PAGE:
That 70s Redux
“Sunshine day…everybody’s smiling…”
– The Brady Kids
Never a rainy day: doesn’t that sound unbelievable? But it’s true; I don’t remember a single cloudy or rainy day in the 70s. I remember after it rained, I even remember snow – but, always, it was sunny. Okay, maybe it seems ridiculous, but it’s true, and perhaps not so surprising, because I was very young…born in 1969, I had not yet reached my 11th birthday when this decade (currently & predictably glorified by pop culture) ended. Nonetheless – I will always remember the sun.
There is a veritable glut of 70s pages on the web today, a startling array of 70s fashions (I confess to an unhealthy obsession with platform shoes), 70s music, movies, memories – legions of thirty- and forty-somethings celebrating their experiences and dreams of two decades past. No less a trenchant cultural observer than Gore Vidal has noted the incessant tendency of the middle-aged (his phrase) to glorify their decade of youth. Why should I be any different? Try as anyone might, it’s difficult enough to recognize one’s cultural imperatives, let alone escape them.
So why do I remember the 70s as such the perfect, sunshiny, smiling decade? I have mulled over this question at my own instigation, at the instigation of my boyfriend (b. 1967, who sees no decade as having particular significance beyond any other), my mother (b. 1949, and thanks to whom I recognized the 60s as both more and less, better and worse, than portrayed in our nostalgia culture), my sister (b. 1973 and ceaseless yet subtly sarcastic cheerleader for the 80s) and anyone else who cares to hear my rants. So why am I not in thrall to the 80s, when I came of age? Why, in short, the 70s?
In a nutshell…purity. I am old enough to remember the 70s, but was not old enough at the time to analyze those years as they fluttered by. Certainly I can analyze in retrospect, but why bother? In those sunny years, I could experience multitudes, but I lacked the age, the knowledge, the desire, to examine such experience. So the decade remains for me very pure and untarnished…as, perhaps, everyone’s childhood should remain – or at least everyone whose childhood permits such innocent nostalgia. Everything, then, was a sun-warmed wash of data; I was a small recording device, and here is some of what I remember –
TV: the Krofft shows, of course – Sigmund & the Sea Monsters, Land of the Lost, Electra Woman & Dyna Girl; Sesame Street; The Electric Company; Zoom; the Banana Splits; Schoolhouse Rock; Ultraman; the Brady Bunch; Speed Racer; and to a lesser extent The Partridge Family; A Family Affair; The Six Million Dollar Man and The Bionic Woman and Wonder Woman; The Love Boat and Fantasy Island; Hawaii Five-0; Little House on the Prairie; Saturday Night Live; Nancy Drew and the Hardy Boys; the Donny & Marie Show. Some re-runs, some new programming, all integral. Speaking as one who knows me better than anybody, Alex thinks I spent way too many hours in front of the television as a child, but I have to say I don’t think that’s the case. Other than Saturday mornings, I think I was allowed to watch a few weekday evening shows and not much else. I just seem to have an intense memory of all the shows.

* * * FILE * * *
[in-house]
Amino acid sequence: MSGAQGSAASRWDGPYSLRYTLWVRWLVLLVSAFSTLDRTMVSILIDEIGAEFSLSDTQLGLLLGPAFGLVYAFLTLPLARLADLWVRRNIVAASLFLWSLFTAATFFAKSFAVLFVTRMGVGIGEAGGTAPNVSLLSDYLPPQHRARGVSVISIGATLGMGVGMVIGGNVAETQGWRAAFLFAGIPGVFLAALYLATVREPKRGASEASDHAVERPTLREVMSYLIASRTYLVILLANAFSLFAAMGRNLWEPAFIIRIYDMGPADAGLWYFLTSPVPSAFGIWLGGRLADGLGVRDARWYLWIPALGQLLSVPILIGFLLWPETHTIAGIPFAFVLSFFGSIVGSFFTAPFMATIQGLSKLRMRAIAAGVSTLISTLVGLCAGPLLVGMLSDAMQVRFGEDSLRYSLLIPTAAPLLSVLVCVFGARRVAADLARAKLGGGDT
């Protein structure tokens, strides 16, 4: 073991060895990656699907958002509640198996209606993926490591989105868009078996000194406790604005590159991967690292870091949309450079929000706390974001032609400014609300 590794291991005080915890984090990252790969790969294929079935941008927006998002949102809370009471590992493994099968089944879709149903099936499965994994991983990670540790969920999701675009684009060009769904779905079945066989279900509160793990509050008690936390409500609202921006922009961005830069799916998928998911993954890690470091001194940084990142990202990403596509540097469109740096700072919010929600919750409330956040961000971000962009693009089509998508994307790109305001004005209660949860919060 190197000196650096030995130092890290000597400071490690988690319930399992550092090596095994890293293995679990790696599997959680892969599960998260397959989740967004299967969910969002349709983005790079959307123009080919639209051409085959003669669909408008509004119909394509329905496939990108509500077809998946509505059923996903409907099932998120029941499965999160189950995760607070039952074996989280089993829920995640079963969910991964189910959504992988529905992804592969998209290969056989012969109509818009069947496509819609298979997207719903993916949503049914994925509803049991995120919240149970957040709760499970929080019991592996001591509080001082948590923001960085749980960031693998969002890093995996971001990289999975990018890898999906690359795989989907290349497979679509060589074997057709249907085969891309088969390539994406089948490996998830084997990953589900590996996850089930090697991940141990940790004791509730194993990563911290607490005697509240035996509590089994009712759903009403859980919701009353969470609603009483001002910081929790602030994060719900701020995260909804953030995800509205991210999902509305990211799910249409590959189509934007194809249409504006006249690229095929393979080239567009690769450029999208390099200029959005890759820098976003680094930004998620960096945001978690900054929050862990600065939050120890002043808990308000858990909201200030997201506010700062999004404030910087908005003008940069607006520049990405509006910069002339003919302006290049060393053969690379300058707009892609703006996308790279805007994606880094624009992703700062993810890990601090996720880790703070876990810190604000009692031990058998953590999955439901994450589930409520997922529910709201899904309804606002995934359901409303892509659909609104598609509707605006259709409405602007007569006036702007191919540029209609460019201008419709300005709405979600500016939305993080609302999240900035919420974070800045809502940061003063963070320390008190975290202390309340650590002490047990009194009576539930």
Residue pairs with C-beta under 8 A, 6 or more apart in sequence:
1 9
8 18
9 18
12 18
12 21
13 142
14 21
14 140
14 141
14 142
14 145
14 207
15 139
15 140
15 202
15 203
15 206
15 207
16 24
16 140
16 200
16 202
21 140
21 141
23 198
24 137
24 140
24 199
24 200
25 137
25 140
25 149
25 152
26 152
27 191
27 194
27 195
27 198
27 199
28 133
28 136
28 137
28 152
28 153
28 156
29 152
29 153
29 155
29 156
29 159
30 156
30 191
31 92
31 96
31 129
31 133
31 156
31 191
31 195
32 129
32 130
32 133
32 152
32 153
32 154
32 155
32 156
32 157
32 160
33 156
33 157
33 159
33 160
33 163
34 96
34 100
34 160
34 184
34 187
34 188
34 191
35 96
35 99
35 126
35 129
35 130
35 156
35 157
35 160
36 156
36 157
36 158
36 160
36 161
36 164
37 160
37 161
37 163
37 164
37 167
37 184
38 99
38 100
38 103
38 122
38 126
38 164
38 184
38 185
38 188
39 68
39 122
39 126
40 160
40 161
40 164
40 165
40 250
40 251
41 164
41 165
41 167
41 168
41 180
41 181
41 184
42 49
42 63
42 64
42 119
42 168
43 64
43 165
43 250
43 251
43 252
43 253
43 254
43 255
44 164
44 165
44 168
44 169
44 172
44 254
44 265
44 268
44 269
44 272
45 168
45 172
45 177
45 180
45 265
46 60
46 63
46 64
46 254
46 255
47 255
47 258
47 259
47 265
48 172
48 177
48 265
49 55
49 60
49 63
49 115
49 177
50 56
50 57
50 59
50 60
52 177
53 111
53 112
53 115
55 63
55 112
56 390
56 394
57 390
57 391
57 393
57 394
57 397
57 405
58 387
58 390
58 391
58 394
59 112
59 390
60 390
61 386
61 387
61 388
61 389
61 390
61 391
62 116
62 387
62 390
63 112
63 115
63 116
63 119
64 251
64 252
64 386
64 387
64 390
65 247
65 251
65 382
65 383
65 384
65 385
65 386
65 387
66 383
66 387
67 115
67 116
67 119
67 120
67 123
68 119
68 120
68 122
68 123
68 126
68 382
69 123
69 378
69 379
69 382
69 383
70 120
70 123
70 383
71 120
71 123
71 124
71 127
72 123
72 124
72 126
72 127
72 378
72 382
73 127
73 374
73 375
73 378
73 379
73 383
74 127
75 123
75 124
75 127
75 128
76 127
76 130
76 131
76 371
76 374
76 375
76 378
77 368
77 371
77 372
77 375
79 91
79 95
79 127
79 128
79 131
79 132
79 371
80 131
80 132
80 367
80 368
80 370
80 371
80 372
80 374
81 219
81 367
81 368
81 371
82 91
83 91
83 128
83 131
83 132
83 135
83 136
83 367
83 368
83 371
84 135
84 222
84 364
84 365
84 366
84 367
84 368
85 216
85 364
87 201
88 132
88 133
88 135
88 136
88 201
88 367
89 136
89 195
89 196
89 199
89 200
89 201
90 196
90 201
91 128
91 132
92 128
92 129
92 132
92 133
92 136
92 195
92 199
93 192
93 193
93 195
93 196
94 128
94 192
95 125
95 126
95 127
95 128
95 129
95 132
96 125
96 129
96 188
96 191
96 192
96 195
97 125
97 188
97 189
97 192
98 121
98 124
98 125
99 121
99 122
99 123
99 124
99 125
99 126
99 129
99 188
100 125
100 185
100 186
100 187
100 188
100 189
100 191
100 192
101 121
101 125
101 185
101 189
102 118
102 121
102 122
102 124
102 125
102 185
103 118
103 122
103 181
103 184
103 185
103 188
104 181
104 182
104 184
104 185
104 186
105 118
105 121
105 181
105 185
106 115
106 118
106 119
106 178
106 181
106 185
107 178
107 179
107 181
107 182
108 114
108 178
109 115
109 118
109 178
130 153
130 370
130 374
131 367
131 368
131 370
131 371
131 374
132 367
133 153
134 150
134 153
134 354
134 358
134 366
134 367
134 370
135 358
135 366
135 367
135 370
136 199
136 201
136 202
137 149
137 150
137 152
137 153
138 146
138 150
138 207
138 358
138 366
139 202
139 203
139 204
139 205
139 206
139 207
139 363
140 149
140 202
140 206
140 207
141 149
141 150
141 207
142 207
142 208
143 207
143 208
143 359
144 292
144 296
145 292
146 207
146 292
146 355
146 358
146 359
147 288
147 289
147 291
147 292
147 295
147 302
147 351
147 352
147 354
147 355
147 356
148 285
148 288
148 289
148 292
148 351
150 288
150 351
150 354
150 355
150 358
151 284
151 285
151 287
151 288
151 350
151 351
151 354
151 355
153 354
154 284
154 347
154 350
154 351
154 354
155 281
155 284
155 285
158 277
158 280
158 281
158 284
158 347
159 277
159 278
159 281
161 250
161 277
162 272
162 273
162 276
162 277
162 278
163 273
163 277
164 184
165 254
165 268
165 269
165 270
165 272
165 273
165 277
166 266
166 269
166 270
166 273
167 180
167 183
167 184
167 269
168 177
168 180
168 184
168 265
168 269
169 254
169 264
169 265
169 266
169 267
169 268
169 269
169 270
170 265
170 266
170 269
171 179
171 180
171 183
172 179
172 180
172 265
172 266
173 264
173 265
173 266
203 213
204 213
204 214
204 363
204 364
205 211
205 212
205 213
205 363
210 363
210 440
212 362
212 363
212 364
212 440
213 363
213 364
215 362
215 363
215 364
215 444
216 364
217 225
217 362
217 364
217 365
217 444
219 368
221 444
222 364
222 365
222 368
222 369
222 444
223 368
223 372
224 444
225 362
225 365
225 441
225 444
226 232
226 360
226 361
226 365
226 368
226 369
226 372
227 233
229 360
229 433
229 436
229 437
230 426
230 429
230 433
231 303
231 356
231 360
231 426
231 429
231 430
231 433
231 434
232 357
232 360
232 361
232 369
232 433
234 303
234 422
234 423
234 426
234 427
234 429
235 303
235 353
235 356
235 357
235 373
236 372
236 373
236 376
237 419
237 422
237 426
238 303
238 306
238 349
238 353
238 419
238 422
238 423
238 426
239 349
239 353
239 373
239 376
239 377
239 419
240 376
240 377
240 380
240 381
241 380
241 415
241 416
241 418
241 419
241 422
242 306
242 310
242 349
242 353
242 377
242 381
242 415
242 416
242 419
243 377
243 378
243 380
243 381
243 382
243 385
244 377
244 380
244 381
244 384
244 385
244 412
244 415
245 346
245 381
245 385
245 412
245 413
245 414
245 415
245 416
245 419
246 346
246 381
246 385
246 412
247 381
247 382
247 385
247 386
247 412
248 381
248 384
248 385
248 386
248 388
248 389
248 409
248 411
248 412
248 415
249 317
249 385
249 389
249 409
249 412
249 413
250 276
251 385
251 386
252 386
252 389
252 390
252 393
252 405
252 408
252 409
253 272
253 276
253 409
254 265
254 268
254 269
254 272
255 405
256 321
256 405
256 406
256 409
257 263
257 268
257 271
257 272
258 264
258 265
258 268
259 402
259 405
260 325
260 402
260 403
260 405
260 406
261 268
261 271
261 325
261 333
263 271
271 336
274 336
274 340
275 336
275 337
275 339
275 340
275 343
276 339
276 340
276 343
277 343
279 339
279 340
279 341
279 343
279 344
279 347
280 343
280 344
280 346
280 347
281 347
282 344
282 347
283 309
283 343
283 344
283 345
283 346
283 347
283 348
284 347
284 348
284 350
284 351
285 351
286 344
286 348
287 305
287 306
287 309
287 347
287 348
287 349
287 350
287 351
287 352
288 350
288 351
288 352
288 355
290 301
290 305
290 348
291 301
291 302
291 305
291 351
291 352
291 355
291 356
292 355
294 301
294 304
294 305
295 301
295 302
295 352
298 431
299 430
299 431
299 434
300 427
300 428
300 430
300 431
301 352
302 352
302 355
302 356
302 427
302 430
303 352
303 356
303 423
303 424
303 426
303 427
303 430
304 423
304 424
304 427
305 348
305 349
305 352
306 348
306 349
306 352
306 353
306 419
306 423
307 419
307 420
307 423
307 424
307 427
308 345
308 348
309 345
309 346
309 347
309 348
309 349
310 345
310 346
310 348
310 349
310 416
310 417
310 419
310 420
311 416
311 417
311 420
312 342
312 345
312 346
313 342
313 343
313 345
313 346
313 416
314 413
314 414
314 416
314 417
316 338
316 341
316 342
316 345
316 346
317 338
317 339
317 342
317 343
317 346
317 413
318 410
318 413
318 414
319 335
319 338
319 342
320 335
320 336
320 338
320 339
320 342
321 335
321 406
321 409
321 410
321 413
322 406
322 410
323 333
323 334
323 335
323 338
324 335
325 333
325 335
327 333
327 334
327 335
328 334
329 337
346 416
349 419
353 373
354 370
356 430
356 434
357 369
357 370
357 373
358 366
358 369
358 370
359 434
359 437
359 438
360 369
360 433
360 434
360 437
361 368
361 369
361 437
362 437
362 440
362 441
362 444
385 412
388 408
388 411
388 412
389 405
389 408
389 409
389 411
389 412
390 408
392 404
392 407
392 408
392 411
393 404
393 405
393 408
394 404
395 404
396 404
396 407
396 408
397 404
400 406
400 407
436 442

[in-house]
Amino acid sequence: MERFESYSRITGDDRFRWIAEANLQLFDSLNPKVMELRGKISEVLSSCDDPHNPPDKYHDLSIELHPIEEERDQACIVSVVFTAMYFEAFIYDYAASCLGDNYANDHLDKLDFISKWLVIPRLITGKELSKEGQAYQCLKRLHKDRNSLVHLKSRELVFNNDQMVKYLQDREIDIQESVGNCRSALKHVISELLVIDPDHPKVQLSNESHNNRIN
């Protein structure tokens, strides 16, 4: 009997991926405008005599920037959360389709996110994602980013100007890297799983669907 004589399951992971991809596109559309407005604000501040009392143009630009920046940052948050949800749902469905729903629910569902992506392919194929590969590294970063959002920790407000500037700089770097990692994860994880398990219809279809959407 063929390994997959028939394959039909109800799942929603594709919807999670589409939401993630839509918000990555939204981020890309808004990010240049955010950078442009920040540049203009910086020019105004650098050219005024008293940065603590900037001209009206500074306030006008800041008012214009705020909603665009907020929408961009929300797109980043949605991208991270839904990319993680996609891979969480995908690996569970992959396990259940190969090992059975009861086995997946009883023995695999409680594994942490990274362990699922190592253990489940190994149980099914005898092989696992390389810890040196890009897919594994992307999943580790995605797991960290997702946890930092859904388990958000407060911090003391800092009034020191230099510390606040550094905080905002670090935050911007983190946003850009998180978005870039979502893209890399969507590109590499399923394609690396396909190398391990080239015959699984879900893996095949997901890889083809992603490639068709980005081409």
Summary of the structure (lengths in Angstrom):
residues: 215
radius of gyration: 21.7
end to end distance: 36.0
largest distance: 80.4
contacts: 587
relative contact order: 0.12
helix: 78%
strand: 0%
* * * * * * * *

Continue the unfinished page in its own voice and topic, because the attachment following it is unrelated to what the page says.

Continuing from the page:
Music: how to explain the way a child hears (adult) music? I remember nights traveling between my beloved grandparents’ home in Maine and our abode in Maryland, lying in the back of our van, that wonderful boxy icon of the decade, immersed in the sounds on the radio: disco, the Alan Parsons Project, ELO, Stevie Wonder, the Steve Miller Band, Led Zeppelin, Pablo Cruise, Thelma Houston, Donna Summer, Earth Wind & Fire. I offer the following revelation: I owned a Shaun Cassidy 45 (does anyone born after my generation even know what a 45 is?). I knew all the words to the Schoolhouse Rock songs – and still remember most of them.
I wore bell-bottoms and thought it looked cool to have a comb in my back pocket, although combs proved to be a dangerous accessory in my white-afro hair. Disco music and movie ads made me wonder, vaguely, about the unbearable hipness of the adult world and how I would fit into it. “Stairway to Heaven” sent an odd yet perversely delicious chill down my spine. I gazed at Leif Garrett, and Ultraman’s human counterpart Hayata, and Harrison Ford’s dashing Han Solo, and re-runs featuring suave yet silly Desi Arnaz – I don’t remember now, but one of the four was my first crush.
So it was sunny…I watched my fair share of television…I listened to the radio in those halcyon pre-MTV days. And now I am an “adult” turned 30 (or was it my 2nd annual 29th birthday? I still haven’t decided), and I am utterly shocked by how much of my childhood has returned to stare levelly into my eyes. So maybe this essay, memoir, whatever it is, doesn’t have a point. Maybe I should let it remain a virtual warehouse of my past, with many doors to many rooms. And maybe, just maybe, I’ll keep updating & remembering, and remembering & updating, living in the present yet still tipping my hat to the sunshine days of the past…